2. A dereliction or departure from the duty of care. Evidence must demonstrate that the defendant fell short of the acceptable standard of care. The defendant must be guilty of an act or omission that an ordinary and prudent doctor would not have made in the same circumstances.
  3. Proximate or actual cause of your injury or illness. There must be a direct link between the treatment you received from the defendant and the injury or harm you are claiming. In other words, your injury would not have occurred but for the medical negligence of the defendant.
  4. Compensable losses suffered. You must have proof of specific losses associated with the defendant’s breach of the medical standard of care. These losses may include medical bills, disability, lost wages, or pain and suffering.

Not all negative patient health outcomes are medical malpractice. If a practitioner failed to fulfill the duty of care, however, you may be entitled to financial compensation for your related injuries. To confirm whether you have an Atlanta medical malpractice lawsuit, consult with an attorney at Hilley & Frieder, P.C. We will review the details of your case and let you know if we believe it has merit. If so, we’ll explain the next steps – filing your lawsuit to demand justice and compensation from the at-fault health care provider.

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Who Is Liable for Medical Malpractice?

Determining liability – or financial responsibility – for your medical malpractice claim may take an investigation into who or what caused your injury. Your doctor may have directly caused your injury through negligence, for example, but if he or she was an employee of a hospital in Atlanta, you may have grounds to sue the hospital through the rule of vicarious liability. This law states that employers are accountable for the actions and mistakes of their on-duty employees.

Holding a hospital, emergency room, nursing home or health care facility liable for medical malpractice can result in greater financial compensation than a lawsuit against an individual doctor or practitioner. Hospitals generally have more insurance coverage and higher policy limits than doctors’ personal policies. If the negligent physician was working as an independent contractor, however, you may only be able to use a personal policy for coverage.

Some medical malpractice claims in Atlanta involve defective medical devices. If a defective product in the medical industry caused or contributed to your injury, you can hold a manufacturing company liable. It is also possible to hold two or more parties liable at the same time – such as an incompetent doctor and a product manufacturer. A medical malpractice lawyer can help you identify all of the defendants in your case for optimal results.

How Do You Prove a Medical Malpractice Claim?

In a medical malpractice case, the burden of proof rests with the injured patient (the plaintiff). This means if you file a lawsuit, it is up to you or your lawyer to prove the elements of your case. The burden of proof in a civil claim is a preponderance of the evidence, or clear and convincing evidence. This is lower than the requirement during a criminal case, which is proof beyond a reasonable doubt. It can still be difficult to meet this burden, however. You may need evidence such as:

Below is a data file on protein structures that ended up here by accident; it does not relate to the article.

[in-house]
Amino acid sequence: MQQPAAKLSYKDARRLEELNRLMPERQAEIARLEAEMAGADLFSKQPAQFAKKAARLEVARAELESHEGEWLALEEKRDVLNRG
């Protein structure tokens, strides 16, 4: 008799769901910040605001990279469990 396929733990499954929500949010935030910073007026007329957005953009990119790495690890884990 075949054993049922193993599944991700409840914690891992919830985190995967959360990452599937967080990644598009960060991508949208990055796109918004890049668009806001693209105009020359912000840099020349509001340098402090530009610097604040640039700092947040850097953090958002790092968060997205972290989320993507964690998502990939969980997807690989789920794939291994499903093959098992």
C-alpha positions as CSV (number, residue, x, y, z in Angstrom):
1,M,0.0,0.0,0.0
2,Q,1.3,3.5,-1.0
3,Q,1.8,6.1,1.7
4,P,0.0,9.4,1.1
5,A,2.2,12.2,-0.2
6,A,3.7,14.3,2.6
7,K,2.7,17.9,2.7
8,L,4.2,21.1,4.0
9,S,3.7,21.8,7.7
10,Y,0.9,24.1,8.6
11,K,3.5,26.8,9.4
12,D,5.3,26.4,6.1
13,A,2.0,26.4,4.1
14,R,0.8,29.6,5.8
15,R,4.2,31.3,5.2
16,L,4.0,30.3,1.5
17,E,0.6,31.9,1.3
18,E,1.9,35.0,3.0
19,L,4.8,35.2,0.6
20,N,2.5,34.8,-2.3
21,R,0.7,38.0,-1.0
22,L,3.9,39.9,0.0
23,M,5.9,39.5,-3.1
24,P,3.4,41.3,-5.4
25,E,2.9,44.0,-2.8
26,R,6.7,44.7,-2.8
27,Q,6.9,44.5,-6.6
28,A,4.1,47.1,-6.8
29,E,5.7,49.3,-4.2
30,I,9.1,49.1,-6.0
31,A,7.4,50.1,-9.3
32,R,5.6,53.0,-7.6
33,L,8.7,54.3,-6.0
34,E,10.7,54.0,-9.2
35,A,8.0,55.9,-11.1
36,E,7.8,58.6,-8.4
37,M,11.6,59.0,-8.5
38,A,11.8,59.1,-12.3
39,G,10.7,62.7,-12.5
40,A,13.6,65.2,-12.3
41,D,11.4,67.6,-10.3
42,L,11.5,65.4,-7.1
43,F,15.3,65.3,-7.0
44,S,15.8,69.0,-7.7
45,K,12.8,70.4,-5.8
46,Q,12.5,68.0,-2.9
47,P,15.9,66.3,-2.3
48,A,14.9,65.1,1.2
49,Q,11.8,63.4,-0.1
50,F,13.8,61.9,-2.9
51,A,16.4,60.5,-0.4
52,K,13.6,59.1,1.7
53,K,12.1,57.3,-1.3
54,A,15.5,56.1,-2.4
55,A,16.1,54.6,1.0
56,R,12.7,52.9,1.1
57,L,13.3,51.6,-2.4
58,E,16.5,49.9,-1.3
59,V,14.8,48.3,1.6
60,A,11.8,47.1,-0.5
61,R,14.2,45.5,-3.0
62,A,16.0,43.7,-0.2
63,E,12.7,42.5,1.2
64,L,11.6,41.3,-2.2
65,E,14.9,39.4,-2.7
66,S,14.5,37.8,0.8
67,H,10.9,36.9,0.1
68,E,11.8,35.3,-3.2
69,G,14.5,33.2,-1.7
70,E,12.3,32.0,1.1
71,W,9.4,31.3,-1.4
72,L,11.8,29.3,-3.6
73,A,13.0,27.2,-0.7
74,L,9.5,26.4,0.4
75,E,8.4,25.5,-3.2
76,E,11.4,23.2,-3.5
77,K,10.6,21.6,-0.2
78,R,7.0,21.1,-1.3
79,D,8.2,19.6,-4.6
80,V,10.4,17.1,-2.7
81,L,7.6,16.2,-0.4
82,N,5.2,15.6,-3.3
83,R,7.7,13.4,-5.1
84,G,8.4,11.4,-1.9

• Your medical records and documents
  • X-rays and medical test results
  • Photographs and videos
  • Notes from doctors and nurses
  • Signed eyewitness statements
  • Testimony from medical experts

Medical expert testimony is often vital evidence for malpractice claims in Georgia. A medical expert can confirm that the defendant named in the case did not do what a reasonable and prudent doctor would have under the same or similar circumstances, for example. Working with a lawyer can make it easier to preserve, collect and present key evidence to support your medical malpractice lawsuit.

Potential Damages in a Medical Malpractice Claim

Under Georgia law, you have the right to collect compensation for your physical, emotional, and financial losses following an act of medical malpractice. These may include economic damages, non-economic damages, and, in rare cases, punitive damages.

Economic Damages

Economic damages refer to the financial losses you incur as a result of the malpractice. These may include lost wages, loss of future earning capacity, and past and future medical care for your injuries. You cannot claim compensation for medical expenses related to the injury or illness that caused you to seek care for the first place; all of the damages you claim must result from the negligence of the medical professional.

Non-Economic Damages

Non-economic damages, on the other hand, refer to the intangible pain and suffering you endure due to the malpractice. These damages may include the following losses:

  • Anxiety and depression
  • Post-traumatic stress disorder
  • Mental anguish
  • Loss of enjoyment of life
  • Scarring and disfigurement
  • Disability
  • Chronic pain

Punitive Damages

Finally, the court may award you punitive damages if the defendant in your case exhibited willful misconduct, fraud, oppression, malice, wantonness, or conscious indifference to the consequences of his or her actions. The purpose of this compensation is to punish the defendant, rather than recover your losses. For example, a doctor who makes a mistake when interpreting your test results will not likely have to pay punitive damages.